Ink Flight Six
Welcome aboard, inky travelers!
You may have come across this page wondering what exactly did we get you into this month? Well, we always look to create each ink flight box around the idea of sampling and cataloging your inks. With so many of us being on-the-go during the Summer, we thought it would be nice to have a writing companion that makes it a little easier to write on your travels.
Rhodia is one of the top-tier brands in paper quality for fountain pens. Their ColoR Premium pads contain some of the smoothest and most fountain pen friendly paper you will come across. Since you chose the Ink Flight Box, we included a No. 12 pad with a turquoise "soft touch" cover that has a pleasant touch. The pad is filled with super smooth 90gsm ivory lined sheets that are micro-perforated at the top for easy page removal. The front cover folds back nicely to get out of the way while the rear part of the pad has a sturdy backing board that fits inside your new Rhodia pad holder.
It's a little tight the first go-round, but the black Rhodia notepad holder fits the new No 12 size Rhodia pad you received in the box. The pad holder is made from a leatherette material (not real leather, or as some marketers call it "vegan leather"). Fit the Rhodia ColoR pad's back cover, including the sturdy backing piece into one side of the slot. The slot on the front flap could be used to stash things like movie tickets, Chinese fortune cookie wisdom and bar receipts.
Now, the pen holder is a bit small for most of my fountain pens, but I did find a perfect fit, which was an item we sent in last month's box - the dip pen nib holder!
If you would want to fit a fountain pen that is too thick to be inserted into the loop, try clipping it to the loop instead. See the photo below to check out how I attached my Visconti to the Rhodia pad holder.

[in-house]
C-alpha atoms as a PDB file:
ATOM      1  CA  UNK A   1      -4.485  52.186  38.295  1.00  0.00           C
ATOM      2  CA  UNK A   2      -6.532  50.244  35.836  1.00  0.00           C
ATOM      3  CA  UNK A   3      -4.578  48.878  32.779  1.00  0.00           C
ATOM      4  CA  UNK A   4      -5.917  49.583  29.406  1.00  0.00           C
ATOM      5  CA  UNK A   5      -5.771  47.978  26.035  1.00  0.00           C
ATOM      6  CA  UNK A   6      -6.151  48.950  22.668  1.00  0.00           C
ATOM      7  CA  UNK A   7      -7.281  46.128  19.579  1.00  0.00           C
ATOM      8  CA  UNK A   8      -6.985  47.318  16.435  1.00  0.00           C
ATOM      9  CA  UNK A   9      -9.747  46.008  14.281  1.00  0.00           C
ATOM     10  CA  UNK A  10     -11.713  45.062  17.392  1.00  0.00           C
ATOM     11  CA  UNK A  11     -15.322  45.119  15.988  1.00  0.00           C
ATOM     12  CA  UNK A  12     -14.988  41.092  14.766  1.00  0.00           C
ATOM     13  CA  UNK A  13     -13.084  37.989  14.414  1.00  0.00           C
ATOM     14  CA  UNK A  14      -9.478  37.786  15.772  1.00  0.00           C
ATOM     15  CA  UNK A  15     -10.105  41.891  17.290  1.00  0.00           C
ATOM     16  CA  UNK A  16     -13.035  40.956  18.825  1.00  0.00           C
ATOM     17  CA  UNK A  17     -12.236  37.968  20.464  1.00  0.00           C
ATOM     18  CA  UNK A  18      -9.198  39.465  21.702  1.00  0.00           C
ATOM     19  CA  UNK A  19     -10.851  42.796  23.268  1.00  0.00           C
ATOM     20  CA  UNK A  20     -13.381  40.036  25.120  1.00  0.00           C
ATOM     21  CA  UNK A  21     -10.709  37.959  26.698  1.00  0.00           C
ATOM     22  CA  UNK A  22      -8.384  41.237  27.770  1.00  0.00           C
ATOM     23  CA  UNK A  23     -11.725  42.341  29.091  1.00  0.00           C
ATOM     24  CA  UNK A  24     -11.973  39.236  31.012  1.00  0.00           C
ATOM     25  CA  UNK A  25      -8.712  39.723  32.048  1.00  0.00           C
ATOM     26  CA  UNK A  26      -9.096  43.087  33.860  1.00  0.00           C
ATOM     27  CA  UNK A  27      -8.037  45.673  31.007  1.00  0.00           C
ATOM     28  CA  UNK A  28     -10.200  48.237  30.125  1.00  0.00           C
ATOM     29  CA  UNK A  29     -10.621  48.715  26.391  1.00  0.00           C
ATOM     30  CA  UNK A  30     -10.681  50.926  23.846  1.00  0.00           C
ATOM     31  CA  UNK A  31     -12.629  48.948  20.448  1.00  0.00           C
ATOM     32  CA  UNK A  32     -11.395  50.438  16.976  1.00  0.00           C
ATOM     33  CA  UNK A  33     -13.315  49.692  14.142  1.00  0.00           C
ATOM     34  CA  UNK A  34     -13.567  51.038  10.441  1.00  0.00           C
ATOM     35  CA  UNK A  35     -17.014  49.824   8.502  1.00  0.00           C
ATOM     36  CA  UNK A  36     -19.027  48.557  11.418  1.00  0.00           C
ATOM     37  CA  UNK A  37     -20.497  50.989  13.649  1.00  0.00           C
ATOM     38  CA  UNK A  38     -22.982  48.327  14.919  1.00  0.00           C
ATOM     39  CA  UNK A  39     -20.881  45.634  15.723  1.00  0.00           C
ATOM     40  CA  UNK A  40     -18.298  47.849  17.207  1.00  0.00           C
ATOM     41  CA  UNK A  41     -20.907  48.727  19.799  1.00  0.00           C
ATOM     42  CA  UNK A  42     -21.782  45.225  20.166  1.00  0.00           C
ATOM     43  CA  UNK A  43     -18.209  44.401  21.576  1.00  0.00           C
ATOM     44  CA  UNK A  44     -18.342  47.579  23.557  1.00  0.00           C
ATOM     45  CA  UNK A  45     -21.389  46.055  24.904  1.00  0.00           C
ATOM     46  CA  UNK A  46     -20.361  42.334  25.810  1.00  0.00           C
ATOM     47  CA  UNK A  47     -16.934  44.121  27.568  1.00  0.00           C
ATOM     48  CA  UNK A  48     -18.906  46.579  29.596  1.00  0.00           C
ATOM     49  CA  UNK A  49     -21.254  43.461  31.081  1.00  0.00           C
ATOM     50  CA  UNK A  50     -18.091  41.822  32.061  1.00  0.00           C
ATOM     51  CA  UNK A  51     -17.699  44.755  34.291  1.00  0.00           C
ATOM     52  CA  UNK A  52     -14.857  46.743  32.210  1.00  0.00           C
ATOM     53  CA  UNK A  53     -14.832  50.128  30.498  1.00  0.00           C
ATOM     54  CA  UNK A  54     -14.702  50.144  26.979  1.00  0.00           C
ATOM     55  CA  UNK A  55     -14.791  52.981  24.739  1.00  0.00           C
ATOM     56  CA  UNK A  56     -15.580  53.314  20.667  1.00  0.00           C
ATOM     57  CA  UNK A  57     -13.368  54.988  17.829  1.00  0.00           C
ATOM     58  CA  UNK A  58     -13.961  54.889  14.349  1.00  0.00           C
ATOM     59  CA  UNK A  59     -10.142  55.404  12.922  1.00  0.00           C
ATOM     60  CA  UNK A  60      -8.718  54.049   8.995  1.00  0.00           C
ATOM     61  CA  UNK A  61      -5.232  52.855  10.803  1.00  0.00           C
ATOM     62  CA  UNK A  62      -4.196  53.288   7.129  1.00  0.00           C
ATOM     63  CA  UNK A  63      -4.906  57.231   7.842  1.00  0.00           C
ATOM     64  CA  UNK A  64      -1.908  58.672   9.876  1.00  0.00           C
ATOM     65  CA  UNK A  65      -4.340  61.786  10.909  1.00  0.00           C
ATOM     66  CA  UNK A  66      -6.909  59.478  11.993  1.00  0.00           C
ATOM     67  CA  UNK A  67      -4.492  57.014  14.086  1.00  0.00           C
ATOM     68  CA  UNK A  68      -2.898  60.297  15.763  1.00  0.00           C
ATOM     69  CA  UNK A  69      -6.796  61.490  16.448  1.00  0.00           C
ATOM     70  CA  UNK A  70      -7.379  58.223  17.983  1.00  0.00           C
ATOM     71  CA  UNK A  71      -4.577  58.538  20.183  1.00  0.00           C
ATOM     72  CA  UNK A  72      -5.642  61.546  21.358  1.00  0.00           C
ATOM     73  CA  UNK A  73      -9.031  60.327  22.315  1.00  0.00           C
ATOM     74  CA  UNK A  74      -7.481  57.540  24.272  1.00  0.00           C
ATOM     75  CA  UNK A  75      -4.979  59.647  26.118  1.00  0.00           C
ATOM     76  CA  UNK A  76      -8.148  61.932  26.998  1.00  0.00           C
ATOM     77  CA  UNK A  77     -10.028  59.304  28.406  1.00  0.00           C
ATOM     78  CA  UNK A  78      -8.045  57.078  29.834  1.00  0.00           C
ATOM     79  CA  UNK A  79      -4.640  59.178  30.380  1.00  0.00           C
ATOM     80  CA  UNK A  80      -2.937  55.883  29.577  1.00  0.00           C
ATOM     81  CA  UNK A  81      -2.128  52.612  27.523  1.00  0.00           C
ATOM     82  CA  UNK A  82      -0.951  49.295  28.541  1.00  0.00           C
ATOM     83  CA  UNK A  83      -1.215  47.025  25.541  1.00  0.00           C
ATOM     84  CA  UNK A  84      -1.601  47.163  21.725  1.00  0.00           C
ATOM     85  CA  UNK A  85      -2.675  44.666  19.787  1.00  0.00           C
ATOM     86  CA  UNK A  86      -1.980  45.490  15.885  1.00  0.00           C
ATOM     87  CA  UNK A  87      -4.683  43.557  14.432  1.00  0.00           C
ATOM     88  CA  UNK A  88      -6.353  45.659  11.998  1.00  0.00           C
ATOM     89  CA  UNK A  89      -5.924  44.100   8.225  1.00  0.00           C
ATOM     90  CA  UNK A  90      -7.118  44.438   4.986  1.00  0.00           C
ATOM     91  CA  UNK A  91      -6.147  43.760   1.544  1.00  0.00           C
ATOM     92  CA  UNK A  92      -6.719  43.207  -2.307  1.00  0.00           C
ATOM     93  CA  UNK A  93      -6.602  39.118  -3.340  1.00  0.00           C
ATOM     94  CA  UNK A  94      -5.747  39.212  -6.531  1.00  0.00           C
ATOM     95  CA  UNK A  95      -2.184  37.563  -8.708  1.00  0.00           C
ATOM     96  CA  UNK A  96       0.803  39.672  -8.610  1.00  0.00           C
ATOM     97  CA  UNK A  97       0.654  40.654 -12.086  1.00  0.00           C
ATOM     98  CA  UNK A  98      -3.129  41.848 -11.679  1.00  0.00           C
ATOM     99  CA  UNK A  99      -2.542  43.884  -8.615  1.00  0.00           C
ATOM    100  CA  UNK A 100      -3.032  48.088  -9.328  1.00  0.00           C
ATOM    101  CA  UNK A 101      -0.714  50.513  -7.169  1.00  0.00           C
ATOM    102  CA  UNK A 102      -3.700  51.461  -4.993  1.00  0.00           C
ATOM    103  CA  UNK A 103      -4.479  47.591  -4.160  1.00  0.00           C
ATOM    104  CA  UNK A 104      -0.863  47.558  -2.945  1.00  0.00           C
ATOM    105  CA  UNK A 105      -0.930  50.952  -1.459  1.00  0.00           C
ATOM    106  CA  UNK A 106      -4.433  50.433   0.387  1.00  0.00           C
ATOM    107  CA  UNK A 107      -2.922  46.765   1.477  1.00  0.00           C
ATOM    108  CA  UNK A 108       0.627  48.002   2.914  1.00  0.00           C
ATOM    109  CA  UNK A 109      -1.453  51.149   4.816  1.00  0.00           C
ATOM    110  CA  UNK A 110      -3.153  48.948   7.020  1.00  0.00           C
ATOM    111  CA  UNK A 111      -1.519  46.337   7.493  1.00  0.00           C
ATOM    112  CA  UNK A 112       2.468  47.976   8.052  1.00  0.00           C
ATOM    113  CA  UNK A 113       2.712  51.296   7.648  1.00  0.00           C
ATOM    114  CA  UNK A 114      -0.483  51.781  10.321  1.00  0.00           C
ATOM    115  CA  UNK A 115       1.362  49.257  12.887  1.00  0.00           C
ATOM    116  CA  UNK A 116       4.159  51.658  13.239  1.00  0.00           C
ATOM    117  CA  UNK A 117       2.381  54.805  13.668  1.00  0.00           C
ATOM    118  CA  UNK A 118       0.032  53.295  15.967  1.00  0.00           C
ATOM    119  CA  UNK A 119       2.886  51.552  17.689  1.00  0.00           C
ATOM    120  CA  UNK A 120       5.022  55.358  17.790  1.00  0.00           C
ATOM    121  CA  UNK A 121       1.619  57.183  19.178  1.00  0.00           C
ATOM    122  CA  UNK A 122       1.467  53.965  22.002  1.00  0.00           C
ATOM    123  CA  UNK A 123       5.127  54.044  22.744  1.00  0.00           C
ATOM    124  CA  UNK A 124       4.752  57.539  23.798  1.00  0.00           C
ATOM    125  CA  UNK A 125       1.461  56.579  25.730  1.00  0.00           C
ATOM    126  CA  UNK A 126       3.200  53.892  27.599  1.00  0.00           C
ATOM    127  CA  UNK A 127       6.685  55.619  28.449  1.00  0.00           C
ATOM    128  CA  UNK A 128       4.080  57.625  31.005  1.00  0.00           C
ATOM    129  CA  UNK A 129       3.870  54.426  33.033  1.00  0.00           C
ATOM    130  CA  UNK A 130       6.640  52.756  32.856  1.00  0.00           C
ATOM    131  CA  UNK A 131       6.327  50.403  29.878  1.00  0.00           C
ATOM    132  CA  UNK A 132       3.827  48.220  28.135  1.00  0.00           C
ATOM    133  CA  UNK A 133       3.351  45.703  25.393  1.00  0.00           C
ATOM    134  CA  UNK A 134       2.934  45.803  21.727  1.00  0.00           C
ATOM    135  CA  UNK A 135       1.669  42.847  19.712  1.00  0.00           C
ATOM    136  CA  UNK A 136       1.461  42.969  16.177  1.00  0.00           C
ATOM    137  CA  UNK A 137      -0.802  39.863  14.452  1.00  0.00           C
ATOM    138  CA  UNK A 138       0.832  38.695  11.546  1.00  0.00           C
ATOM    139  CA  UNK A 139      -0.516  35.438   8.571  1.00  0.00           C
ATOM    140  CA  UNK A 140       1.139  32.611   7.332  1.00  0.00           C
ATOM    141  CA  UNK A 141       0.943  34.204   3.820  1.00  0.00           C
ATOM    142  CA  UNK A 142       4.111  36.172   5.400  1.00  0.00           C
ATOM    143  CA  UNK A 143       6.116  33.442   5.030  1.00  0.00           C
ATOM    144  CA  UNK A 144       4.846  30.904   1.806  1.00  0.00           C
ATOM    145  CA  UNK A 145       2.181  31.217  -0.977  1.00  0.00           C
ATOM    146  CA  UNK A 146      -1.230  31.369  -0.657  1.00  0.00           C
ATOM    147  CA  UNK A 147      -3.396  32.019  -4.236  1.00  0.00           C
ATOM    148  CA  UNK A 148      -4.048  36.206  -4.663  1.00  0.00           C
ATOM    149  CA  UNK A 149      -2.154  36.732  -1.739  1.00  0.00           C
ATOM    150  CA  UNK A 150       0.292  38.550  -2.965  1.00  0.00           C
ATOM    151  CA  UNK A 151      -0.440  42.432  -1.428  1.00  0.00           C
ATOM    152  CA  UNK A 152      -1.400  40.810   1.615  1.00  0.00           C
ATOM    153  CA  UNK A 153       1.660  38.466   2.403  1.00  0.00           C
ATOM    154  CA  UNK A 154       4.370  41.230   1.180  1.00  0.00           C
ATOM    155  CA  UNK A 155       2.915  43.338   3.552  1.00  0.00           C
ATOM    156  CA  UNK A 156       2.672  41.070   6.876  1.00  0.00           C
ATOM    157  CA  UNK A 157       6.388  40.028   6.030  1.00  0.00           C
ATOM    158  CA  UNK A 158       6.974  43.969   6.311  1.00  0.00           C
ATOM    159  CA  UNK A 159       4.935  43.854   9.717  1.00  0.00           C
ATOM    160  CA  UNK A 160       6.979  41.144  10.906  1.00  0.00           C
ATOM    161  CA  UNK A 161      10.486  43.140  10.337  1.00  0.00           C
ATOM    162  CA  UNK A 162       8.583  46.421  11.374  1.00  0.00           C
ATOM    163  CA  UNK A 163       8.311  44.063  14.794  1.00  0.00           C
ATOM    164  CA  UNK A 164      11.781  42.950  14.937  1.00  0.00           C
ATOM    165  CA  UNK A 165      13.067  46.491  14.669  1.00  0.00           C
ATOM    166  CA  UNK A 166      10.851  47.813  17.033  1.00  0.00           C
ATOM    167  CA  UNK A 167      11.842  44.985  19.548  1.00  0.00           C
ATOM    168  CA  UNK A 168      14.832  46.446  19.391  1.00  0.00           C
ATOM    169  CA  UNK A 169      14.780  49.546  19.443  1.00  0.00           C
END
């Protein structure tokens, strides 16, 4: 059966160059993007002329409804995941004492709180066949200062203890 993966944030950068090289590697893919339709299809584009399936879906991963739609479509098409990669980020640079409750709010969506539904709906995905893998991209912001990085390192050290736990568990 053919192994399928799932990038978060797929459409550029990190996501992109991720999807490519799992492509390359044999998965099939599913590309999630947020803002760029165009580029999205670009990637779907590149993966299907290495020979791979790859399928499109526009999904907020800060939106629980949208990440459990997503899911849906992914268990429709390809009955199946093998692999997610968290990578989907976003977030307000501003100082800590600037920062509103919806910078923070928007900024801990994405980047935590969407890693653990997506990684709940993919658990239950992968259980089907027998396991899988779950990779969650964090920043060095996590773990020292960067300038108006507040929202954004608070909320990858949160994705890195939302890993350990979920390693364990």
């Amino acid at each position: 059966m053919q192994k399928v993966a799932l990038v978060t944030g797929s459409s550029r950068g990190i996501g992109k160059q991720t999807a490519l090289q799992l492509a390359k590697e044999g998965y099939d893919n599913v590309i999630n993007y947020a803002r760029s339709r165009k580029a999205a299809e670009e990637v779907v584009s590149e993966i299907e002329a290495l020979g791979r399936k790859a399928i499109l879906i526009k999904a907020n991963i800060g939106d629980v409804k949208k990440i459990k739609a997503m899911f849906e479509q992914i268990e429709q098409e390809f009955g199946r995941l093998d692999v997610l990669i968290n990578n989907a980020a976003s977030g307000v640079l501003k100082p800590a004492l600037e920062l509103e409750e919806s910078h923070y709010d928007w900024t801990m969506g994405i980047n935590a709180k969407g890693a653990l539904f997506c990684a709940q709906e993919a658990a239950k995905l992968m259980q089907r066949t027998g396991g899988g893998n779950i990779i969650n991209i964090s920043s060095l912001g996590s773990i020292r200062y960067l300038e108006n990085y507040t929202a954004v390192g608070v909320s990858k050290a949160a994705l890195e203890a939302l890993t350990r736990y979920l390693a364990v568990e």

We hope that you enjoy the extra bonus items in your Ink Flight Box and that they are used on all your pen and ink journeys.
About the Papier Plume Inks
I also wanted to give a little bit more background information about the Papier Plume inks, particularly the ones that were inspired by New Orleans, particularly the Sazerac, Mardi Gras Indians Purple and the newest color Red Beans and Rice.
The kind, supportive folks at Papier Plume had suggested to include Red Beans and Rice in your Ink Flights as a little extra special item since the ink is not even officially released yet. They plan on formally making a grand release at the Miami pen show later this month. Special thanks go out to Renso for making this happen!
This is the backstory that Renso wanted me to share regarding the inspiration behind the oddly named Red Beans & Rice.
In New Orleans Red Beans and Rice is a dish traditionally served on Mondays. Something about letting the beans simmer all of Monday while the women did the housework. Of course, things aren't like that anymore but it's still a Monday dish. If you're in town and walk into a restaurant you'll often find it on the Monday specials.
Louis Armstrong apparently really liked red beans and rice. He would often sign his letters "Red Beans and Ricely Yours, Louis Armstrong"
The third ink in our series is based off the world famous New Orleans cocktail, The Sazerac. It’s America’s first cocktail, in 2008 it became the Official Cocktail of New Orleans and now it’s familiar orange-red hue flows through your fountain pen.
Created in the 1830’s it originally was made with Cognac and Absinthe. Today it is generally made with Rye Whiskey, Herbsaint, Peychaud Bitters, sugar, and garnished with a lemon peel. We encourage you to enjoy this ink responsibly, and remember, it’s an ink, so don’t drink.
For Mardi Gras Indians Purple
When we decided to make an ink honoring The Mardi Gras Indians we could have really chosen any color, but Purple is a special color for NOLA and it’s associations with mystery, magic, and royalty made it perfect. The Mardi Gras Indians have been around since the mid 19th century, but they didn’t really start wearing the extravagant suits that they are so known for now until the 1960’s.